Some Penguin Classics do their duty quickly, efficiently, and with minimal fuss – indeed, considering how often Penguins are assigned as schoolroom texts, it’s fair to say a great many of them do just that. And although I haven’t been in a schoolroom in a long time, constantly reading and re-reading all types of books keeps me in a kind of schoolroom always – and sometimes a quick, no-fuss volume is exactly what I want.
One such volume (Penguin has produced thousands over the century – we’ll be seeing many, many more in due time) is the Selected Poems of Sir Philip Sidney, a slim, packed volume created in 1994 by Elizabethan specialist Catherine Bates. It’s an unenviable task, taking the large and extremely complicated poetical output of a writer like Sidney and distilling it into a volume of 200 pages without distorting the very works you’re editing. Sidney only lived 32 years, but he crammed the living of twice that time into his span, and in between all the rest, he and his sister managed to write some of the finest, most rarefied verse England had seen in hundreds of years. Getting all that into a book this size and doing justice to all of it is no mean feat, and Bates accomplishes it with a very appealing minimalist style. I don’t know of a comparable Sidney volume that wouldn’t either baffle or alienate college-age readers coming to the poet for the first time; Bates’ volume might just keep them reading.
Sidney was born to money and given an incredible education that for all its wonders barely managed to keep pace with his own superabundant abilities. He attended Oxford when he was 14, and by the time he was 20, he’d witnessed the St. Bartholomew’s Day Massacre, visited Frankfurt, Heidelberg, Strasbourg, Basle, Bratislava, Vienna, Venice, Padua, Genoa, Florence, and Poland, and met and charmed (even though he’d had the smallpox, he was in his late teens and early 20s an astonishingly handsome young man) most of the leading scholars and intellects in all those places. Back home in England his unnaturally sweeping intellect and ability were already gaining him the age’s closest approximation of celebrity.
And in between his other accomplishments, he regularly retired to the country seat of the Earls of Pembroke, Wilton, where he got to do the single thing he liked best in all the world: talk, laugh, and collaborate with his sister Mary. It was at Wilton that they wrote the Old Arcadia, with its seemingly endless array of styles and voices (Bates gives generous selections):
This cave is dark, but it had never light.
This wax doth waste itself, yet painless dies.
These words are full of woes, yet they feel none.
I darkened am, who once had clearest sight.
I waste my heart, which still new torment tries.
I plain with cause, my woes are all mine own.
No cave, no wasting wax, no words of grief,
Can hold, show, tell, my pains without relief.
Mary also helped him dream up his oddly stilted, oddly moving masterpiece, the sonnet sequence (the first in English) Astrophil and Stella, so full of a young man’s ardor:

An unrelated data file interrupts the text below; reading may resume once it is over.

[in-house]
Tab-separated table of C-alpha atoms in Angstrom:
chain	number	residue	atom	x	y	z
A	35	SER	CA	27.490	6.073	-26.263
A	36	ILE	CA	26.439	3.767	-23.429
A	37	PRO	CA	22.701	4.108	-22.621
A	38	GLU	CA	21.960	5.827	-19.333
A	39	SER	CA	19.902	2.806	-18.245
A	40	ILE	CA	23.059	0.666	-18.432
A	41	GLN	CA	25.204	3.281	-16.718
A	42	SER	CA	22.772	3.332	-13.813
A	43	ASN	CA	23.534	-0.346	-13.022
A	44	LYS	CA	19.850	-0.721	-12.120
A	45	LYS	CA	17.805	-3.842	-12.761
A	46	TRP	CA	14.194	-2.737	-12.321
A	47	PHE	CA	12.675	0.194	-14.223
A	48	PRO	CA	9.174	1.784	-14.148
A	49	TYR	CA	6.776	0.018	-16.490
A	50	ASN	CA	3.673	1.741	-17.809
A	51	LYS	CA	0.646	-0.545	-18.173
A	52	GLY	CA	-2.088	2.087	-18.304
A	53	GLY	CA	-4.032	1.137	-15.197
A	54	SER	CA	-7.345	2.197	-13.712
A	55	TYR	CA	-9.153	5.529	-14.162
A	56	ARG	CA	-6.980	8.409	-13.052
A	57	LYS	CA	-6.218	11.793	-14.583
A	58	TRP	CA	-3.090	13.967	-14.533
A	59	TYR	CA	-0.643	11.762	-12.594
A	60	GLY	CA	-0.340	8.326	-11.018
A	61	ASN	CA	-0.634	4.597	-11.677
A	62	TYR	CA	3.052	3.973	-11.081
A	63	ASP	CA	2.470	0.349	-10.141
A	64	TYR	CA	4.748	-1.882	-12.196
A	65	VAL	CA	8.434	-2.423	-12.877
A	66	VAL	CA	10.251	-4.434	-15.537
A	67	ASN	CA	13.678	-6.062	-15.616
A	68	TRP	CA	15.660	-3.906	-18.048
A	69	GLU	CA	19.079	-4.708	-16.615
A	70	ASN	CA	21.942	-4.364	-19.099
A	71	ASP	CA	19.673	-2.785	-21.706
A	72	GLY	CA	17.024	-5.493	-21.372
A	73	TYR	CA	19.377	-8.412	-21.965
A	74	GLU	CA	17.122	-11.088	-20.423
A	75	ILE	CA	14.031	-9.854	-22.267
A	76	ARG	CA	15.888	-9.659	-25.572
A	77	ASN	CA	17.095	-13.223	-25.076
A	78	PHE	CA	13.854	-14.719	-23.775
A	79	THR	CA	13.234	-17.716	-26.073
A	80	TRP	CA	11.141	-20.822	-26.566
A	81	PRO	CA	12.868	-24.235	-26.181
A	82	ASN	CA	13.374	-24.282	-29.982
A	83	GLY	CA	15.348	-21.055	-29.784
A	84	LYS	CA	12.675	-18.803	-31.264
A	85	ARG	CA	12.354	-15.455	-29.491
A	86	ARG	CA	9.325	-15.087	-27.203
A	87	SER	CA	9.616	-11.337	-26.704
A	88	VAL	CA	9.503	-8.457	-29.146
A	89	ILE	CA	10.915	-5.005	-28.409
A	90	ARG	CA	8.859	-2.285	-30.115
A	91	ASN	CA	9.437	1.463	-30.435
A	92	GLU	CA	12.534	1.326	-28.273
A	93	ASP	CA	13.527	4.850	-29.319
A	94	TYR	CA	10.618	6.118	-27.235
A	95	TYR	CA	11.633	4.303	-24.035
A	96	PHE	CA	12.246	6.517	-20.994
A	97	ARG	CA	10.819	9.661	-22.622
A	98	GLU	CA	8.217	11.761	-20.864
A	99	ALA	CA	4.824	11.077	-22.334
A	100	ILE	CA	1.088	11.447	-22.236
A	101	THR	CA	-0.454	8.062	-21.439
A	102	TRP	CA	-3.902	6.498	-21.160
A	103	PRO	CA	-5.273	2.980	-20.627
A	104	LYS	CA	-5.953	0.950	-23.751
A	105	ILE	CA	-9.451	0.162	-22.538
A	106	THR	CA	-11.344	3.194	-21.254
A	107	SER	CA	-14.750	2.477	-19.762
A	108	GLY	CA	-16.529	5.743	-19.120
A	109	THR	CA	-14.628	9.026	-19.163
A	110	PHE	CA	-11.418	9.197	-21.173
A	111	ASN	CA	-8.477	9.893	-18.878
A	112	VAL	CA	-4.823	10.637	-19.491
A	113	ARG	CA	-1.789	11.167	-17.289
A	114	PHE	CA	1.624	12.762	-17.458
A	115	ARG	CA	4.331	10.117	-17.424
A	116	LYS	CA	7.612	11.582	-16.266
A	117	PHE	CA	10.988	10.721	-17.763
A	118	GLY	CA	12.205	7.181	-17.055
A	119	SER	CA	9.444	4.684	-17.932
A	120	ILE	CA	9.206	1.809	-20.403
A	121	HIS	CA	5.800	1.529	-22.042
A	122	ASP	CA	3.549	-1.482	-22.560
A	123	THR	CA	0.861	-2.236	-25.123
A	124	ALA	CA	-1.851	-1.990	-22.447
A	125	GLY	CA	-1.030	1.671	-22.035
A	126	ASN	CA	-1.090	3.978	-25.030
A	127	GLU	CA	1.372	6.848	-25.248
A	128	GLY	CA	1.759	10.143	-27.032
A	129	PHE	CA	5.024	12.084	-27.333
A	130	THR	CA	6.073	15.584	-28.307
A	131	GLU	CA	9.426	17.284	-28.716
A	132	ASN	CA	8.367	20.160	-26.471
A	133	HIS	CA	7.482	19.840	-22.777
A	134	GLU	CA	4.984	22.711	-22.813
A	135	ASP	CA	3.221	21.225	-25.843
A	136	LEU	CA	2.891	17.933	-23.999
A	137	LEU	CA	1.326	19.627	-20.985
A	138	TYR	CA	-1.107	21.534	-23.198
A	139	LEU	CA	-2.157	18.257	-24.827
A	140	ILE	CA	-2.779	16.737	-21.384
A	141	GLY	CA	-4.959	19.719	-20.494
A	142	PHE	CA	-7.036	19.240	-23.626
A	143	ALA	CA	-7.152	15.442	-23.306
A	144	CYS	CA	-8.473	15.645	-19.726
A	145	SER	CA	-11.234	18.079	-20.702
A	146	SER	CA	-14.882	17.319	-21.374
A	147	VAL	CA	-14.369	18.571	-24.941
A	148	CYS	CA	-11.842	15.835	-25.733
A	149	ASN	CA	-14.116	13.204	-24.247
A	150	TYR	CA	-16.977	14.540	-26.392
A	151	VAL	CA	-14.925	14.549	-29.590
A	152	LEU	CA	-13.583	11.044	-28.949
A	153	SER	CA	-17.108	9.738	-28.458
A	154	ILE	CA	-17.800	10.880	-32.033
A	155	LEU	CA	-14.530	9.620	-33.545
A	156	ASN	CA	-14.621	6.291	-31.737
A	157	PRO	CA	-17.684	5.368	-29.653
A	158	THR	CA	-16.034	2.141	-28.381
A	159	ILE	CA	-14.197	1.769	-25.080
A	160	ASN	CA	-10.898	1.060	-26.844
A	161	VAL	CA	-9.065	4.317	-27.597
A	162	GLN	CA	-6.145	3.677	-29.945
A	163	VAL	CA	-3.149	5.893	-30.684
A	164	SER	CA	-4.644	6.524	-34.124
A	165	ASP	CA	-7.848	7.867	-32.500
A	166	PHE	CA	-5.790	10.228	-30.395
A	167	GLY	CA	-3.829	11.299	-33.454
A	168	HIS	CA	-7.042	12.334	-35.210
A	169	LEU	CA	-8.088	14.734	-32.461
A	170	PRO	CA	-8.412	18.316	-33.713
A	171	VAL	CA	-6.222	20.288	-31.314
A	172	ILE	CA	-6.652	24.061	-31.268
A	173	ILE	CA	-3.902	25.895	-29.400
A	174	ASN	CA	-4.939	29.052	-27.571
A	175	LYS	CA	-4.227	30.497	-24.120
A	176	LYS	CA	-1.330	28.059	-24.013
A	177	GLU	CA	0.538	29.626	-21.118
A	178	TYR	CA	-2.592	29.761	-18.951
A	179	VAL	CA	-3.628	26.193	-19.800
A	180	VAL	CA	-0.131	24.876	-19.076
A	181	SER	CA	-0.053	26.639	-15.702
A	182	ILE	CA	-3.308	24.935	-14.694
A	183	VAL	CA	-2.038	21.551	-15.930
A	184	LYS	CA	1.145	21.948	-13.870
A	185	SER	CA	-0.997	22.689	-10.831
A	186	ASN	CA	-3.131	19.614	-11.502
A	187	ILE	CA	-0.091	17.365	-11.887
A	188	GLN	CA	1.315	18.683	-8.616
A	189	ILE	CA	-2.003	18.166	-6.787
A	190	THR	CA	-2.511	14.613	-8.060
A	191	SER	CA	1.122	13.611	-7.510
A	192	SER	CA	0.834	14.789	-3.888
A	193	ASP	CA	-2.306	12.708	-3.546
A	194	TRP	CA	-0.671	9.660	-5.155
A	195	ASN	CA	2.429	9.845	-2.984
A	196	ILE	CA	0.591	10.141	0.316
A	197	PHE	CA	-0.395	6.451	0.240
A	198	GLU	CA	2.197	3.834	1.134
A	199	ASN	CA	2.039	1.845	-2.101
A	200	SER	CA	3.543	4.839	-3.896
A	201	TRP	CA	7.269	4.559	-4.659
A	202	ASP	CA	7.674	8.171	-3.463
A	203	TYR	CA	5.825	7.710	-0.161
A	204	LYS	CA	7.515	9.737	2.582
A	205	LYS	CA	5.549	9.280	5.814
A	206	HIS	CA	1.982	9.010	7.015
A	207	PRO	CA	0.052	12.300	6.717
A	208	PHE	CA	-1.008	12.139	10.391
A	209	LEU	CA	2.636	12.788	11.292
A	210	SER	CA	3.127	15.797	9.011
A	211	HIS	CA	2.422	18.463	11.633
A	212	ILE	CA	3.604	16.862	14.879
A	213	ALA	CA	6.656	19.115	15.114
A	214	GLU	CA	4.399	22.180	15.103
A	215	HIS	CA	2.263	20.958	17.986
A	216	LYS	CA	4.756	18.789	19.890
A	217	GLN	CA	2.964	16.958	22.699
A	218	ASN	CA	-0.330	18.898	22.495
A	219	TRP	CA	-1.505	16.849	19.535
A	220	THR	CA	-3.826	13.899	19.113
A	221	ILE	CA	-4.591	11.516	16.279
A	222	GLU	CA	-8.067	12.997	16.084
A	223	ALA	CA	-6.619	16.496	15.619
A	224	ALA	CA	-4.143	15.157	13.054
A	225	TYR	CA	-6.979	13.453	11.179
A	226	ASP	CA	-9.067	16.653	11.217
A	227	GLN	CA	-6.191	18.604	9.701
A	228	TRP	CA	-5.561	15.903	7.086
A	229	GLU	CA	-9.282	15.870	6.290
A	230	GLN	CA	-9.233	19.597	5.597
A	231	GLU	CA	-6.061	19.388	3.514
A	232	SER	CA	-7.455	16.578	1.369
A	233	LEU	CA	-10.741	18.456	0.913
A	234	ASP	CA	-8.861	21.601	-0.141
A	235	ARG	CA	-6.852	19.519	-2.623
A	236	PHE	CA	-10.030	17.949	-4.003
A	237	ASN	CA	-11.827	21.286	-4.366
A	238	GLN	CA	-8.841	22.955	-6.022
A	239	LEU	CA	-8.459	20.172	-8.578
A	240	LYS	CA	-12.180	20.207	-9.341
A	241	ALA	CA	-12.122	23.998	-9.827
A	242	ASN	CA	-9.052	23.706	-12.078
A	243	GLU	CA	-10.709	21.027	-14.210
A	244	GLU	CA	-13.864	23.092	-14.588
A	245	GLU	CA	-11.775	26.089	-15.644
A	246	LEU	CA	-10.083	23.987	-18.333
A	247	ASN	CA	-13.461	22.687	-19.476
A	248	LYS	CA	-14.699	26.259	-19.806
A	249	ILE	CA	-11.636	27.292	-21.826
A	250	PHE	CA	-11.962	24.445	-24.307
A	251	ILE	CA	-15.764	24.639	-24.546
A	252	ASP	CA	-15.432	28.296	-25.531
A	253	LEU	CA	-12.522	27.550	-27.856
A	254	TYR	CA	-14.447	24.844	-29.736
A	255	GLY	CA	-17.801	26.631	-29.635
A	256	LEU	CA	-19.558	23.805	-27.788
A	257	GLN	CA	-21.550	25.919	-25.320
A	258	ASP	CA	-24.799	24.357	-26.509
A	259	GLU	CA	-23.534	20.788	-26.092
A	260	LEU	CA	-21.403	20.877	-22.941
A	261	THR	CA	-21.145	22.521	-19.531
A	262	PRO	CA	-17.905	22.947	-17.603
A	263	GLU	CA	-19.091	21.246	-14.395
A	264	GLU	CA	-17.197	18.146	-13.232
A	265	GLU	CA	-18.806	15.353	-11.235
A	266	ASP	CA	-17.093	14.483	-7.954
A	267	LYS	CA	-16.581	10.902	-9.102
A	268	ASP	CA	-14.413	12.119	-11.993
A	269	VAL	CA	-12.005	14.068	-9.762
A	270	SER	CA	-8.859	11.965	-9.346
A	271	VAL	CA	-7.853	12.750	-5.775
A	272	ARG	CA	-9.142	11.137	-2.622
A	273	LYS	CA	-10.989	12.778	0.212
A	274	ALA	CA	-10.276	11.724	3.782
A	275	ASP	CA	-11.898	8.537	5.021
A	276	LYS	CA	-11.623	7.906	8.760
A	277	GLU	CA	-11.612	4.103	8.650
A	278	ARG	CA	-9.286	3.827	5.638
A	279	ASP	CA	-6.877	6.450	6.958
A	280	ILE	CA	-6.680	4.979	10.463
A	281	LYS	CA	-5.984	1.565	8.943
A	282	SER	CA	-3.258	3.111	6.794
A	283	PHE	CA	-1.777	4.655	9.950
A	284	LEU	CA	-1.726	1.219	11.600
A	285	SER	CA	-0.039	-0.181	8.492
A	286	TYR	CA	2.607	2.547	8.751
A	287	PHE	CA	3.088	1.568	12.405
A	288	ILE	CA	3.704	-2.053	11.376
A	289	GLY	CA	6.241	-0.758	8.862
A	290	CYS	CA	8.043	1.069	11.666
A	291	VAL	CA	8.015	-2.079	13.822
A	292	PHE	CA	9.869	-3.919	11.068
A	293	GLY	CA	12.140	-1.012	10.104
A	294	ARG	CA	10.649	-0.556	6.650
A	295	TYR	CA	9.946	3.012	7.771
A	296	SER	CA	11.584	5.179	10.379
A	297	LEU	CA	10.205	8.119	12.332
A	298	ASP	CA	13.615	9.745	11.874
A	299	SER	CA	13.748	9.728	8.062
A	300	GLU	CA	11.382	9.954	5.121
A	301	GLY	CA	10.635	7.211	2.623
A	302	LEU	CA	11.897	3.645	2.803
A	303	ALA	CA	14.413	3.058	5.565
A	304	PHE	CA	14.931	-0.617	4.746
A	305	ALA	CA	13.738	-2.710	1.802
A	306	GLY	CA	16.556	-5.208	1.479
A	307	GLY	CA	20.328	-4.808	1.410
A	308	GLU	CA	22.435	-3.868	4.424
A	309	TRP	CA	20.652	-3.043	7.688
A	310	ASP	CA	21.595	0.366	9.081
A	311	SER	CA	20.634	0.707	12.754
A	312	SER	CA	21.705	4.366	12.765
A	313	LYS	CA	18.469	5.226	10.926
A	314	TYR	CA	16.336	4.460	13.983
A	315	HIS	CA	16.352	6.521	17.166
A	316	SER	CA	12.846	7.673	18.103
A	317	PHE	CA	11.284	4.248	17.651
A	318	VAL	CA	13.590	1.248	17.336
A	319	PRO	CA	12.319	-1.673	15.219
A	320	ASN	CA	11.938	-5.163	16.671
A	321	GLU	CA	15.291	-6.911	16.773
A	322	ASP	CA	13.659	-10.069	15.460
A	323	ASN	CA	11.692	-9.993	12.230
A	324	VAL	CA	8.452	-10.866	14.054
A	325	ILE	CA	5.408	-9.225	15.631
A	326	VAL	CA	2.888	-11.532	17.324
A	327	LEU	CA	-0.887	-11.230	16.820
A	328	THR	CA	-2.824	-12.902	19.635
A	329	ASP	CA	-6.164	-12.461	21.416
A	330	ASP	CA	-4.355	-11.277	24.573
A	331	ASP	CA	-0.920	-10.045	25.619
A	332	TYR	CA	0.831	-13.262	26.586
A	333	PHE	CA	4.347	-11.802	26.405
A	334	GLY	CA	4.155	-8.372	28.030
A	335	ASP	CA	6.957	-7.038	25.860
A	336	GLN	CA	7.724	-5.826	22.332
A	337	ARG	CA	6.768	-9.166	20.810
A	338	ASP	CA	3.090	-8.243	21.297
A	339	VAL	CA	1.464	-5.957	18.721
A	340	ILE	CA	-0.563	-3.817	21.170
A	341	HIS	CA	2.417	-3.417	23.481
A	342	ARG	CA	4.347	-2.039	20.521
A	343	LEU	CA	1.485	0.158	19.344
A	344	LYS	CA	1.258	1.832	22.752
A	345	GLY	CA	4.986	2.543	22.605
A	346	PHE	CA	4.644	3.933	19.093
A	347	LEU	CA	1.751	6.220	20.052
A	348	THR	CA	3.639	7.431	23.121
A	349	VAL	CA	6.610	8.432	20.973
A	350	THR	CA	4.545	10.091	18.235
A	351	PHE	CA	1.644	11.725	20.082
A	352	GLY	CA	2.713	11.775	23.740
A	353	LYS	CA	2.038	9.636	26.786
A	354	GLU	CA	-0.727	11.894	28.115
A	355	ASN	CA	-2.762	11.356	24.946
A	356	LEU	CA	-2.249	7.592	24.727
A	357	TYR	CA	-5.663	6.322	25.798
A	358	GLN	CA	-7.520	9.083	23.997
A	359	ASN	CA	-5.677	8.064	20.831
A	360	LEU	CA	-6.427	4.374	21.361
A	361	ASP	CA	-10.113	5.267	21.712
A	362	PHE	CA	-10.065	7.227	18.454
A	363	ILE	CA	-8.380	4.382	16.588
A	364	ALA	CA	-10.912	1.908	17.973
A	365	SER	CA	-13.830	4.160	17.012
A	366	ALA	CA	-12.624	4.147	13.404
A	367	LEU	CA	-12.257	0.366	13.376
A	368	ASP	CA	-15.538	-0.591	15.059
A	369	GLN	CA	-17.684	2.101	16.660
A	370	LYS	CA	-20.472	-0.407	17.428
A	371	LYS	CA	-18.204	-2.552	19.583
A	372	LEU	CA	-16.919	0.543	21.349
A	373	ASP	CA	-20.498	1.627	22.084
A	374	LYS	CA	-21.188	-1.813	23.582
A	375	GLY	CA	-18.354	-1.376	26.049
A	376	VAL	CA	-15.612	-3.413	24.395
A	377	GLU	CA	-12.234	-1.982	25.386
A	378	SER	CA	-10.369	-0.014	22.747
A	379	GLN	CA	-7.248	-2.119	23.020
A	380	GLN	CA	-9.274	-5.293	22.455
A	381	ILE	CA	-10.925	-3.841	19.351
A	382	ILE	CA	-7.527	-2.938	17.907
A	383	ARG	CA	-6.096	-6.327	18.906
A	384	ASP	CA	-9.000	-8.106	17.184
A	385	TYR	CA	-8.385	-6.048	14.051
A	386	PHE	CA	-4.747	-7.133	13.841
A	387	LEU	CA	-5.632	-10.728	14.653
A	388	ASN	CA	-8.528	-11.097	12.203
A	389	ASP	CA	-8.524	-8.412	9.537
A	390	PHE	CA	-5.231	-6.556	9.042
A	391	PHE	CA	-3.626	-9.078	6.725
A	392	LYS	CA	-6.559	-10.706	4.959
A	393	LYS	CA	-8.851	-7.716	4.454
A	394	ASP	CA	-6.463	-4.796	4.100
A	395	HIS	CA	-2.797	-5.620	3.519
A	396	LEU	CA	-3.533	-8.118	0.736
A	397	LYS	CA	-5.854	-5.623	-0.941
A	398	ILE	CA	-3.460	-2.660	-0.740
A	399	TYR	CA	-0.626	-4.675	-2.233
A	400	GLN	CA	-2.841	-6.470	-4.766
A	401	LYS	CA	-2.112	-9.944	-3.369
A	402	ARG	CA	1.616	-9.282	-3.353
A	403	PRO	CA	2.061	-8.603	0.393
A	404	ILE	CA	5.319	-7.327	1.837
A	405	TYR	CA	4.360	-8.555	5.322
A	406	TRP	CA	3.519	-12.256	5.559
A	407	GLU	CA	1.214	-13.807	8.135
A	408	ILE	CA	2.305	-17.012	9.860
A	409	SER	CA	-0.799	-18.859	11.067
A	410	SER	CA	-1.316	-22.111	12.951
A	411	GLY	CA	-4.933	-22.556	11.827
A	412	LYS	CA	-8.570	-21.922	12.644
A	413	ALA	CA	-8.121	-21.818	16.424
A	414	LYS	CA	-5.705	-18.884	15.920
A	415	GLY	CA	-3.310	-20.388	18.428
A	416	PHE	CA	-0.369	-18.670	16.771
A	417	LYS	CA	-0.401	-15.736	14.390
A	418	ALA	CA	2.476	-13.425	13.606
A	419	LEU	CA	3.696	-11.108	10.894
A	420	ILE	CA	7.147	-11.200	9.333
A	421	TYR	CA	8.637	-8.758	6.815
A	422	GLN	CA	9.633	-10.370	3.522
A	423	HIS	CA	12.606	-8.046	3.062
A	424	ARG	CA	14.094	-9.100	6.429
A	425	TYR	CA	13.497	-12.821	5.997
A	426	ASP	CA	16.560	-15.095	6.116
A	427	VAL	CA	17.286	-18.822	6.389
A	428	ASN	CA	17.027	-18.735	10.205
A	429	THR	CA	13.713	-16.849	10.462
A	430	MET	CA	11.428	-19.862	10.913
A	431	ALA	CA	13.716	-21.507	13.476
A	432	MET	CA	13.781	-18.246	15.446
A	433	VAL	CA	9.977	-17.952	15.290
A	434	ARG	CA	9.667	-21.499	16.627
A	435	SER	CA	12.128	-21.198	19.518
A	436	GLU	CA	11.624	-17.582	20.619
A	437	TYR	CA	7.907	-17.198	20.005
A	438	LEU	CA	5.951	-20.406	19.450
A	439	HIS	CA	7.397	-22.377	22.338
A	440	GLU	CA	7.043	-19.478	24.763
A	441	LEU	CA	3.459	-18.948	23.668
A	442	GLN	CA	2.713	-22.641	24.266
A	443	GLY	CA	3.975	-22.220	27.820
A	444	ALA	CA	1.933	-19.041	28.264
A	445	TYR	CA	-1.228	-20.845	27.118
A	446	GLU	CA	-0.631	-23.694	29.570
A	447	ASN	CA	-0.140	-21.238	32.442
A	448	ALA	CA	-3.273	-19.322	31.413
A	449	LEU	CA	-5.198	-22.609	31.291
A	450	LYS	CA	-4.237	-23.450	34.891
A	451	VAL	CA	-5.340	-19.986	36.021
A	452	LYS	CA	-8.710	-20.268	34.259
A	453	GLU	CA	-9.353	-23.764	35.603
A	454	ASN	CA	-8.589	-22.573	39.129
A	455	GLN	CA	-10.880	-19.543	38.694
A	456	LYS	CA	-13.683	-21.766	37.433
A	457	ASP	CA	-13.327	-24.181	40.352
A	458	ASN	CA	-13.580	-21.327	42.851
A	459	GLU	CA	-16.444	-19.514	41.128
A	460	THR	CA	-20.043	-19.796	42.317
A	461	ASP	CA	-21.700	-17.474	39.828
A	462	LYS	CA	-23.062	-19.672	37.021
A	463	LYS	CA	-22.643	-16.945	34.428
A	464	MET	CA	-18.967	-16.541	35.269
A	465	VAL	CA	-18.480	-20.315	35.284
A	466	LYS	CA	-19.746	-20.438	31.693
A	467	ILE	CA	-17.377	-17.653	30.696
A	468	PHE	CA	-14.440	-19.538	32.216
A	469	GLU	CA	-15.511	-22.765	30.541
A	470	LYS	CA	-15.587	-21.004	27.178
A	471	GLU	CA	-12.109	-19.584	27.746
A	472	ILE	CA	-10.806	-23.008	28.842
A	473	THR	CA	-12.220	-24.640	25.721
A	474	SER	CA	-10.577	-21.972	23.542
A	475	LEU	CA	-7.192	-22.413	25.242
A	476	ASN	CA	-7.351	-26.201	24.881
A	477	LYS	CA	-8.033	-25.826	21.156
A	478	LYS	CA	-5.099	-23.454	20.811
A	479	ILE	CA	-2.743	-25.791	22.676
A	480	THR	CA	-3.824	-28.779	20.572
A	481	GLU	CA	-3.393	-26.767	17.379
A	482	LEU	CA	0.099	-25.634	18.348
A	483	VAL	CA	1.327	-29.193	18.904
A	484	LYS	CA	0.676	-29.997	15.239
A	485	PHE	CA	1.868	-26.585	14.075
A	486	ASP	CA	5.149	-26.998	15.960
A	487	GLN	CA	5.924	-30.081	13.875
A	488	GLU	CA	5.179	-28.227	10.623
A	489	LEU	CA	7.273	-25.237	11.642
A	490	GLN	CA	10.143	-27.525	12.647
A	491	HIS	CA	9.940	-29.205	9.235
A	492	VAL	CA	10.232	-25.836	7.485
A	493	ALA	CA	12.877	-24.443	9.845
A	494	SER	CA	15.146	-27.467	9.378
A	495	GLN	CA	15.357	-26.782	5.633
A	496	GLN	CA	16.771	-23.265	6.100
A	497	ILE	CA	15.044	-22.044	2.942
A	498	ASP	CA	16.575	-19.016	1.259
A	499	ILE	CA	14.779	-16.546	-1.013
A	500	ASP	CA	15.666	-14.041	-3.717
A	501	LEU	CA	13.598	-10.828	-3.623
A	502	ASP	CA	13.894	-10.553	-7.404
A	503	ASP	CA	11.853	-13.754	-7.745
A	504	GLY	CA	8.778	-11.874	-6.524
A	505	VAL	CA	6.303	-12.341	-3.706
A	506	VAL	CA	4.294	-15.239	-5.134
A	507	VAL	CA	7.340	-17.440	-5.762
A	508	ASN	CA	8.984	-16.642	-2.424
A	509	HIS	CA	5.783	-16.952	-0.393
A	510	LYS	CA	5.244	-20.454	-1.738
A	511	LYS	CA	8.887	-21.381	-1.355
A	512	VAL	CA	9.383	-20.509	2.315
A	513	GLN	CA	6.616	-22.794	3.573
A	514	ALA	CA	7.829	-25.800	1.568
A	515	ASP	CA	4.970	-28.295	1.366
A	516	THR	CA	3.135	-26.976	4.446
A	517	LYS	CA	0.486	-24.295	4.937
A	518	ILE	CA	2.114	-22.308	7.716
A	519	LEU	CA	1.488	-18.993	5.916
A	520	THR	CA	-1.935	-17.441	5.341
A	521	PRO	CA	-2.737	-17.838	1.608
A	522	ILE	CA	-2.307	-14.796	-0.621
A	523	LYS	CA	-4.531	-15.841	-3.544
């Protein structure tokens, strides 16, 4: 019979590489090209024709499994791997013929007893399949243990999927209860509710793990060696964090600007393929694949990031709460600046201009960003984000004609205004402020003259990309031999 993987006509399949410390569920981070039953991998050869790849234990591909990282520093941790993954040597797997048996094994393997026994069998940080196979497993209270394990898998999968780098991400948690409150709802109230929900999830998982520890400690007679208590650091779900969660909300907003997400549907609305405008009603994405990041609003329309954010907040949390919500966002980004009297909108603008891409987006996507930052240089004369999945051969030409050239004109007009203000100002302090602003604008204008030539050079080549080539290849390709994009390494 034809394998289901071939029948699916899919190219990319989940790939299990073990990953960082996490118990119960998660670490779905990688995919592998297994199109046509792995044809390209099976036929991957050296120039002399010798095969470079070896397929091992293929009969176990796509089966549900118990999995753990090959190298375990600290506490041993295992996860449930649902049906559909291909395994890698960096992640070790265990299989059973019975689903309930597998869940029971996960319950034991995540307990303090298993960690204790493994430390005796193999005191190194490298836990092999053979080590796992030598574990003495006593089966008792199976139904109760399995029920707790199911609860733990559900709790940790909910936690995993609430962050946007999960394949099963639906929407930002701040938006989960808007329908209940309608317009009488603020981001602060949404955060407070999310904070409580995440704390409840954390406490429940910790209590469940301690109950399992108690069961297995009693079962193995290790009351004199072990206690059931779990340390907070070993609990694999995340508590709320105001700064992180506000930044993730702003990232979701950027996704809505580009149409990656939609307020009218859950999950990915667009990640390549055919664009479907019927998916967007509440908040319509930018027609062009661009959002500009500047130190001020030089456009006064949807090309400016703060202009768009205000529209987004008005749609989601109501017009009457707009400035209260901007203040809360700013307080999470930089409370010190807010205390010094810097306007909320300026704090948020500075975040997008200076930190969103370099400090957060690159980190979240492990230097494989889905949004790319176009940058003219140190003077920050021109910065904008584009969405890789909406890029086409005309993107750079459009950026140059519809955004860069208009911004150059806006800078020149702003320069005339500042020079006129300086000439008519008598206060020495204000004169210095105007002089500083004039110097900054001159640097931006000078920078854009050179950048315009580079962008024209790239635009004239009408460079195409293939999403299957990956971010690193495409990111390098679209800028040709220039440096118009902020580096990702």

Having this day my horse, my hand, my lance
Guided so well, that I obtained the prize,
Both by the judgement of the English eyes,
And some sent from that sweet enemy, France;
Town-folks my strength; a daintier judge applies
His praise to sleight, which from good use doth rise;
Some lucky wits impute it but to chance;
Others, because of both sides I do take
My blood from them who did excel in this,
Think Nature me a man of arms did make.
How far they shoot awry! The true cause is,
STELLA looked on, and from her heav’nly face
Sent forth the beams, which made so fair my race.
Instead of bracing her edition with a long scholarly introduction, Bates keeps things stripped down and simple: a two-page overview of the provenance of Sidney’s manuscripts, a two-page summary (rather than a 15-page narration) of Sidney’s life, from his birth in 1554 to his tragic death at Arnhem in 1586, and then BOOM, you’re reading poetry! But not entirely unassisted: the endnotes come with terrifically compacted explications where necessary, like this one:
Edward named fourth … Edward IV (1442-82), who usurped the throne in 1461 after his father, the Duke of York, was killed fighting the Lancastrians. Edward was notorious among sixteenth-century chroniclers for his licentiousness, and Shakespeare presents him as enjoying ‘his hateful luxury/And bestial appetite in change of lust …/Even where his raging eye or savage heart,/Without control, lusted to make a prey’ (Richard III, III.v.80-84). Astrophil’s identification with this king invites a degree of irony at his own expense.
That last line is choice and shows an insightful editor working hard to stay inconspicuous. That can be a blessing sometimes, when all you really want is the poetry served up short and neat. There are much, much longer editions of Sidney’s verse – Penguin has been presenting various incarnations of this much-studied but not-enough enjoyed poet for decades (we’ll get to their cinder-block unedited Arcadia by-and-by), but I think this volume is the friendliest – for which its editor is to be most heartily thanked.